The WTO Appellate Body also concluded that it could not investigate the Canadian argument that the decree in question was inconsistent with the provisions of the TBT. It upheld the WTO Panel’s conclusion that the French Decree was necessary to safeguard human health or well-being, animal or plant life or health.
In the EC-Hormones case, the appellant countries (i.e. United States and Canada) contended that procedures assumed by the European Communities did not comply with (i) Articles III or XI of the GATT; (ii) Articles 2, 3 and 5 of the SPS; and (iii). However, Article 4 of the Agreement on Agriculture. The WTO Panel adjudged that, since the measures in question deal with sanitary measures, the TBT was irrelevant to the dispute.
The above information details is available in the Bibliography section
Q3 List, with full references, four journal articles published in 2005 on the implementation, interpretation and / or effects of the WTO Agreement on Technical Barriers to Trade. You should look at more than one electronic database. Briefly summarise, in your own words, what one of these articles has to say about the interpretation of the Agreement.
Varying interpretations and implementations were accorded to the TBT Agreement as shown in existing literatures on the concept of International Trade. The ISEAL Alliance and Centre for International Environmental Law in July 2006 discusses, primarily, the relevance and application of the TBT Agreement and, specifically, the implications for Non-Product Related (NPR) Process and Production Method or (PPM) standards.
However, the said article arrives at two conclusions. One is that it is widely assumed that the TBT provisions indicates that the Agreement does not pertain to PPMs that has no relation with the product, for this reason, said Agreement could not restrict the government bodies from adopting a mandatory or voluntary PPM technical regulations and standards.
Alternatively, if PPM standards are found to be within the range and provisions of the TBT, then the Agreement calls for relevant international measures as bases for the technical policies of governments, exempting only where they would be ineffective or unfitting.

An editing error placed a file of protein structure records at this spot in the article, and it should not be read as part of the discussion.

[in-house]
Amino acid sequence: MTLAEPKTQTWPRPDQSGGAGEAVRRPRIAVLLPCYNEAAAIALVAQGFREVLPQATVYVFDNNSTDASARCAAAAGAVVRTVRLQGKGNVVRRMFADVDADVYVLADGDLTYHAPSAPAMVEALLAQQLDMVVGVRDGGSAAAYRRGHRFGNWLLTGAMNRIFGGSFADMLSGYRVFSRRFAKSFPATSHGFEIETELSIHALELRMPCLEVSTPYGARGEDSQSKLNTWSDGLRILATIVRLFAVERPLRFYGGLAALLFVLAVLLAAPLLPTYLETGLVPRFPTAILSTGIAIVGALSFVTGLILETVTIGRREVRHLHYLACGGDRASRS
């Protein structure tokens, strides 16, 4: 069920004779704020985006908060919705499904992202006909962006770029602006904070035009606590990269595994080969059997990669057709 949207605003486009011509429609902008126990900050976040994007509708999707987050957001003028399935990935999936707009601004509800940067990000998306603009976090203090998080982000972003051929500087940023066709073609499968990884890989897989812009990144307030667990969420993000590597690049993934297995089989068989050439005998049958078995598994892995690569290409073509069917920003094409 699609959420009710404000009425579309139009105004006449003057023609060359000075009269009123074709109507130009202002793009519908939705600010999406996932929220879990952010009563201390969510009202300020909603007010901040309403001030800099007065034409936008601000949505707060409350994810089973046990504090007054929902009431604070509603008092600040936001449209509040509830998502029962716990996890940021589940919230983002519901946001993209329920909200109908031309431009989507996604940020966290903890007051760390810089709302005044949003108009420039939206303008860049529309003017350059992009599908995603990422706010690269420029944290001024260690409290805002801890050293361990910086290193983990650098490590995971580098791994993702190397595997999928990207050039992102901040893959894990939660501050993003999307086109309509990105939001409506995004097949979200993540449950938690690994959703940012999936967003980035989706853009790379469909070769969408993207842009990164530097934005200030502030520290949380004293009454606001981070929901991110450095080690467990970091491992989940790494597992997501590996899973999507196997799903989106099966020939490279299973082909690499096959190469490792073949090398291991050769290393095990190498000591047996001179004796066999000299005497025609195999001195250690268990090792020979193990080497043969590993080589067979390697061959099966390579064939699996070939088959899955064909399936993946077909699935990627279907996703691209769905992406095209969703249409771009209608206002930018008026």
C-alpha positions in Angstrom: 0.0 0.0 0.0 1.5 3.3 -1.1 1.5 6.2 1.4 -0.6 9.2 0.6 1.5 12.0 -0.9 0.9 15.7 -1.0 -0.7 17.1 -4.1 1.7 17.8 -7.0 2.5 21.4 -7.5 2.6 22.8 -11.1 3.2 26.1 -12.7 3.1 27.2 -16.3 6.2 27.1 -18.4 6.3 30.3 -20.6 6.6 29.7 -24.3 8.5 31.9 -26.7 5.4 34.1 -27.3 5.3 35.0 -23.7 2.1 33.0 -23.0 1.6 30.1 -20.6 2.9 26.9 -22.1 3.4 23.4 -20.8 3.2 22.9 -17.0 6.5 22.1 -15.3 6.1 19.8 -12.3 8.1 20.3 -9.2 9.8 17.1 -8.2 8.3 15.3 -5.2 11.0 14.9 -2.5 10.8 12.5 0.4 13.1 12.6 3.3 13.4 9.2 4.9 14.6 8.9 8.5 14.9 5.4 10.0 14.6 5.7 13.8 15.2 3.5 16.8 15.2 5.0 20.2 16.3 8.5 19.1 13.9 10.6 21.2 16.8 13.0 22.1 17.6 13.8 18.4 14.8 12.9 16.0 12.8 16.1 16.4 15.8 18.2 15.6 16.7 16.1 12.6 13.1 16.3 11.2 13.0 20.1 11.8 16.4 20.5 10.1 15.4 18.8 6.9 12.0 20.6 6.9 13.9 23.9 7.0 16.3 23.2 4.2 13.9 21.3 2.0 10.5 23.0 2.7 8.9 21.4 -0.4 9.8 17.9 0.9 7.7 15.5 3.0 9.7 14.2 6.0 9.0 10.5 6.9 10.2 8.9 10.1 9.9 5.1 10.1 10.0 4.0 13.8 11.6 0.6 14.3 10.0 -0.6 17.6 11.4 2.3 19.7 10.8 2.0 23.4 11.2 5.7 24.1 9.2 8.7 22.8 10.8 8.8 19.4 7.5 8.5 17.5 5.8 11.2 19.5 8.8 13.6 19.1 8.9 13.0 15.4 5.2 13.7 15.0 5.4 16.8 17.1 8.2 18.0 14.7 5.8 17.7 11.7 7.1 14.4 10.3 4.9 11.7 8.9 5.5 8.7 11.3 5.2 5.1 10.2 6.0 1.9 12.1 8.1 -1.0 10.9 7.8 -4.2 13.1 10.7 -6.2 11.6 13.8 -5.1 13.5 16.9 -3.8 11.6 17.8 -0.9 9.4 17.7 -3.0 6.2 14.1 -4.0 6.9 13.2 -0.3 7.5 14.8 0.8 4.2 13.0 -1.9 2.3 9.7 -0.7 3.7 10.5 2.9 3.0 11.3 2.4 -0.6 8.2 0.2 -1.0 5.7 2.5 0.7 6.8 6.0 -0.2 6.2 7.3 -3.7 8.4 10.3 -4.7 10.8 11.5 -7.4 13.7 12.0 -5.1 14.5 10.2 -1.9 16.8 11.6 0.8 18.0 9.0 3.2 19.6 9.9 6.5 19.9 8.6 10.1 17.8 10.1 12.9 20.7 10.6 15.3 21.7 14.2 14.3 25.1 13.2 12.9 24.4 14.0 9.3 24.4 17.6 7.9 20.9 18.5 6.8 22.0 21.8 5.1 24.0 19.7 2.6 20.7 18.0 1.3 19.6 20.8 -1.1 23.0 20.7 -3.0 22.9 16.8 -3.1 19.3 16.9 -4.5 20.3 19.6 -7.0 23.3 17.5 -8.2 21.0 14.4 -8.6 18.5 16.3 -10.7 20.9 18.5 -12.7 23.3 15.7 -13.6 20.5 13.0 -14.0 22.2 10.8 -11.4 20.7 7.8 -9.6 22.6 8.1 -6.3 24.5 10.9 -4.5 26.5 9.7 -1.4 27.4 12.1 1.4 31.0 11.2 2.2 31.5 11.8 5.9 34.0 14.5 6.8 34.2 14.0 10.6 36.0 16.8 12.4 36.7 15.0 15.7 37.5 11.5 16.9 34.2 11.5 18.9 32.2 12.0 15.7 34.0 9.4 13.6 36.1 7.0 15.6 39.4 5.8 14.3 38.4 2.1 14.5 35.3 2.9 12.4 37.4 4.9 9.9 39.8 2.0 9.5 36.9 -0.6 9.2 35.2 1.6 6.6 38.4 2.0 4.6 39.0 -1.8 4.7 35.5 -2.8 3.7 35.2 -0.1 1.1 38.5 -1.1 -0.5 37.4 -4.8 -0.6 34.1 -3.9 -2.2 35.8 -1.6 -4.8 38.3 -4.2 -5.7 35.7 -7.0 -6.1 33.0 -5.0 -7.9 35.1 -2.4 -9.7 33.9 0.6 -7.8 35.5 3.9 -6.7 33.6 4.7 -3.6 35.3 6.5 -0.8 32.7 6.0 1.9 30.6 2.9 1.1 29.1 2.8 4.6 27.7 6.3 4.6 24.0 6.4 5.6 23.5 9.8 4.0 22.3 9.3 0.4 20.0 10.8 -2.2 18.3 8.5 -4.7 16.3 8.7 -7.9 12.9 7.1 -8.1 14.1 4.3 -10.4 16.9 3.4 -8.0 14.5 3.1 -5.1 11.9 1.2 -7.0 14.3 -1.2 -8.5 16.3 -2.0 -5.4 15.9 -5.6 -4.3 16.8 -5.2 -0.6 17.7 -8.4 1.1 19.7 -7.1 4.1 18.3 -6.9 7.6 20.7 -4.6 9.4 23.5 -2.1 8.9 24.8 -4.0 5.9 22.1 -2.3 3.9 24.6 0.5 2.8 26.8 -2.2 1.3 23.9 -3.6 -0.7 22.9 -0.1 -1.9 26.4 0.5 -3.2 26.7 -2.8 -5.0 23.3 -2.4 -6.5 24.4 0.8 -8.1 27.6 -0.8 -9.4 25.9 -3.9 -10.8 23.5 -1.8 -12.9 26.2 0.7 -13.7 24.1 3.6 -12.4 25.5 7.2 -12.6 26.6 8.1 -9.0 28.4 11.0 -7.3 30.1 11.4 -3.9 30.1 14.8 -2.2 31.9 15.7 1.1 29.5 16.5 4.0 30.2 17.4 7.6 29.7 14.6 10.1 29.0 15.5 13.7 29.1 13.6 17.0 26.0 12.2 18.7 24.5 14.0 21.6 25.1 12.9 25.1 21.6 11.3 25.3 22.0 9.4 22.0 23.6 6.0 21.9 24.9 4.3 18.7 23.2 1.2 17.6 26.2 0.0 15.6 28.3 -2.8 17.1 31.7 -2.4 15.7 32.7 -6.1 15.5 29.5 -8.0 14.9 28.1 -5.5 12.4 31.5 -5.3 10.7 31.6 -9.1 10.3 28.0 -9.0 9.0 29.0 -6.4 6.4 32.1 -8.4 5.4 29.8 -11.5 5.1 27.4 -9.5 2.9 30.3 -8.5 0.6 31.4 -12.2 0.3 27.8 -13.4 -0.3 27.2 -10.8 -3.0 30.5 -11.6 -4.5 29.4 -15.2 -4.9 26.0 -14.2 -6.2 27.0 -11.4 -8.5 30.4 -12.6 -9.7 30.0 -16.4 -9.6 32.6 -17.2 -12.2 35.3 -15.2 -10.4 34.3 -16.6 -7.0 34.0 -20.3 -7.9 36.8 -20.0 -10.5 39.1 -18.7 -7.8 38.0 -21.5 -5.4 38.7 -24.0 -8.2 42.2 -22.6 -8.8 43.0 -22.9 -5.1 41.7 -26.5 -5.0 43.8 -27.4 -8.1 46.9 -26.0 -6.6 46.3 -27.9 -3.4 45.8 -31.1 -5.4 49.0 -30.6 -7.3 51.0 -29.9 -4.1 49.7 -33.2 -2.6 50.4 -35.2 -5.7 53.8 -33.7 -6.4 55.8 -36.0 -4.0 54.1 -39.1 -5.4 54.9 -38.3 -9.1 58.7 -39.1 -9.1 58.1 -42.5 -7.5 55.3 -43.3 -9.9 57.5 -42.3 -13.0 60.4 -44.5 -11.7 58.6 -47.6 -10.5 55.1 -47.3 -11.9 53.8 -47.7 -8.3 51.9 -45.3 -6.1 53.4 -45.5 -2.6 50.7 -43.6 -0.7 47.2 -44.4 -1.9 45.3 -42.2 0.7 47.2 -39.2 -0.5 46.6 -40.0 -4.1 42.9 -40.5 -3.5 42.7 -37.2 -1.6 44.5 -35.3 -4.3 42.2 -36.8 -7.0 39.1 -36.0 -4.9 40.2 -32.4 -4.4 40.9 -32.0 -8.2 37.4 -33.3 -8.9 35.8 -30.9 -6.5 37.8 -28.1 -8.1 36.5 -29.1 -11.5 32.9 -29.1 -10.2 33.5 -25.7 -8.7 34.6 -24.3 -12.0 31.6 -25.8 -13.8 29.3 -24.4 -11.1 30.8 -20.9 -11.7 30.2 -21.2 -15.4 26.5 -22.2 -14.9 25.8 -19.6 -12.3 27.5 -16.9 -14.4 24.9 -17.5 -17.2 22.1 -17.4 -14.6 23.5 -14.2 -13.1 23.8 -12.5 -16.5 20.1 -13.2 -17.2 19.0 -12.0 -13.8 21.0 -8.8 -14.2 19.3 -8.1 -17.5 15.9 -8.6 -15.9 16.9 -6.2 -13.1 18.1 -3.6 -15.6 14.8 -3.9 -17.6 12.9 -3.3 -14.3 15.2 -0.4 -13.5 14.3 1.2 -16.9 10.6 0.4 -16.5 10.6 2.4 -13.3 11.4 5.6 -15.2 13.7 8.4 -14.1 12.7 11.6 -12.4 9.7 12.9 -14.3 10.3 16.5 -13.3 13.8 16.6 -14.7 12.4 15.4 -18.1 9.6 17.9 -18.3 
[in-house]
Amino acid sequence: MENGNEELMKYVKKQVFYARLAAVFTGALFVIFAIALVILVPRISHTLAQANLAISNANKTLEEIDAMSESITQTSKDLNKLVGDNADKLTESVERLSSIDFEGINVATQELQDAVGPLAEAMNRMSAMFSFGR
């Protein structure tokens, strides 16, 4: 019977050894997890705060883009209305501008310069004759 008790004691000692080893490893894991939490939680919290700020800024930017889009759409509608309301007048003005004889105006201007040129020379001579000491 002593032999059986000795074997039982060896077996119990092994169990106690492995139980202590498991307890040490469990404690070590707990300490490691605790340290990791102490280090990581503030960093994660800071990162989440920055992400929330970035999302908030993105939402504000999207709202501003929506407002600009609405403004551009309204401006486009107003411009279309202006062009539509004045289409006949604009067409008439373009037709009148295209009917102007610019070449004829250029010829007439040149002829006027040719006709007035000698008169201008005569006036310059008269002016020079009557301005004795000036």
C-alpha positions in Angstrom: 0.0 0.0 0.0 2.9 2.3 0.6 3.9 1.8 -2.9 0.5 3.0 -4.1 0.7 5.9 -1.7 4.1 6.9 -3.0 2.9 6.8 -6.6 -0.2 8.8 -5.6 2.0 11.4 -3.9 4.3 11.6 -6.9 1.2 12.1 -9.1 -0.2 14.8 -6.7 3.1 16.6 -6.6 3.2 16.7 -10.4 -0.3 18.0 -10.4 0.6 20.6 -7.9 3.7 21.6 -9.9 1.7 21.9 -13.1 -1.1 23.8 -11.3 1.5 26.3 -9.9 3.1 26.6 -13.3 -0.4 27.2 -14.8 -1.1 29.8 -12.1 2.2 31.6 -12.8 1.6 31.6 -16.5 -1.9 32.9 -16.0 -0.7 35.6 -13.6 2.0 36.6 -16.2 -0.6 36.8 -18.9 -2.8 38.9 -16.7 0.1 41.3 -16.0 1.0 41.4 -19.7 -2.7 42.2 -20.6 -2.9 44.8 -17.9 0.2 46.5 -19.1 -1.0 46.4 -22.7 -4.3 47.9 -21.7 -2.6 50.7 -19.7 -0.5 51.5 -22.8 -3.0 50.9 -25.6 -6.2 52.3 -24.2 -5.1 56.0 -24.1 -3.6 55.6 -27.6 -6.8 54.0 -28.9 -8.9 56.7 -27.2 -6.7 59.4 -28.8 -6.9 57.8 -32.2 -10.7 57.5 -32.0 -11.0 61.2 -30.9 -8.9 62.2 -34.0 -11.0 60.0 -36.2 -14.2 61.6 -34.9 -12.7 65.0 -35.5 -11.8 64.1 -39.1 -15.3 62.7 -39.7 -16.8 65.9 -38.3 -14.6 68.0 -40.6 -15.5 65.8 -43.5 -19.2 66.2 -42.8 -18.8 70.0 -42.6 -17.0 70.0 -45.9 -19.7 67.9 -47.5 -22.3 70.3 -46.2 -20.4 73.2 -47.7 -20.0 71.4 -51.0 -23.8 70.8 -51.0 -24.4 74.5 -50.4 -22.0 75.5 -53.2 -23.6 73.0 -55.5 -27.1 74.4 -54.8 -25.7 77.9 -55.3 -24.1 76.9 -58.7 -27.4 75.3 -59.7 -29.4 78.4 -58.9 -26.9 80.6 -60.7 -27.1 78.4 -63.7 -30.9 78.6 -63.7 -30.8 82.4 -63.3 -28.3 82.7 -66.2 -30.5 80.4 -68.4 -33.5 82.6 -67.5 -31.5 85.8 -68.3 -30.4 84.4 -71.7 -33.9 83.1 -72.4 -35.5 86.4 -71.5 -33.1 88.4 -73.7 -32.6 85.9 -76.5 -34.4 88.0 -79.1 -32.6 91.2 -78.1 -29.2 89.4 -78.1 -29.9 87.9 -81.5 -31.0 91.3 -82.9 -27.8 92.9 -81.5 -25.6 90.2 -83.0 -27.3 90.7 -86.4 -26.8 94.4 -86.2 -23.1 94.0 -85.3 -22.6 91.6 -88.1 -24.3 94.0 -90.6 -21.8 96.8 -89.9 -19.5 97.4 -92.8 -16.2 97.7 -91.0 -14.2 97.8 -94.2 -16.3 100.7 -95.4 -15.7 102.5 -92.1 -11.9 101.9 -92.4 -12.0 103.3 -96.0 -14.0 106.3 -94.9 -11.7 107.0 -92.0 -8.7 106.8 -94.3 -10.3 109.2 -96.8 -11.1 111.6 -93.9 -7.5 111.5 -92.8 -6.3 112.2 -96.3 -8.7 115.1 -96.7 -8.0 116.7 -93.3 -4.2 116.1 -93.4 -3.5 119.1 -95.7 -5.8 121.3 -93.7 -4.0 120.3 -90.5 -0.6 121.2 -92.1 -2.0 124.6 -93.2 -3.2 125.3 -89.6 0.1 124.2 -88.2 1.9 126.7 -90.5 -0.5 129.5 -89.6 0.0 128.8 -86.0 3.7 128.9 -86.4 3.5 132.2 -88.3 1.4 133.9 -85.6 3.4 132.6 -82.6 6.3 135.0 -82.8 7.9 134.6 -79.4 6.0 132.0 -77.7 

Moreover, the article, “Assessing the Benefits of Trade Facilitation: A Global Perspective,” which was published in The World Economy in June 2005 and written by John S. Wilson, Catherine L. Mann, and Tsunehiro Otsuki (2005), takes into account the linkage between trade administration and trade streams in 75 countries from 2000-2001 using a pane of disaggregated manufactured products.
Therefore, the study determines that reform and capacity building in trade administration in areas linked to Articles V, VIII and X of the GATT which are, under the discussion at the WTO, which also could expand trade and exports significantly.
In the article, “Domestic Regulation, International Standards, and Technical Barriers to Trade,” published in the World Trade Review in 2005, Jan McDonald (2005) relates the use of domestic product regulations as technical roadblocks to trade and to WTO’s incursion into domestic regulatory autonomy.
The article states that the TBT Agreement seeks to balance competing interests by acknowledging and disciplining the member nations’ regulatory control over traded commodities.
This implies that while the member countries remain entitled to prepare and adopt their own technical trade measures in some instances, the emphasis on international standards raises the status of standard-setting bodies.
It proposes that in order to achieve the TBT Agreement’s trade facilitation and harmonisation objectives, the development and use of international regulations and their legitimate recognition within the WTO authorities should be revised to safeguard legitimate non-trade regulatory aims.
The article “Reducing standards-related barriers to trade,” published in the Forest Products Journal on July 1, 2005, offers information on more than 50 propositions for alleviating trade-related obstacles and demands more extensive partnership across the U.S. government and industry to prevent technical barriers that hamper U.S. exports.
In Paul Brenton and Marc Vancauteren’s 2001 article entitled “The Extent of Economic Integration in Europe: Border Effects, Technical Barriers to Trade & Home Bias in Consumption,” identifies the effect of technical obstacles on the importations of member states of the European Union (EU) was identified by approximating gravity formulas applied to data in which segments are categorised based on the model applied by the EU to the elimination of technical regulatory barriers, including sectors whereby the technical systemic barriers are construed to be unnecessary.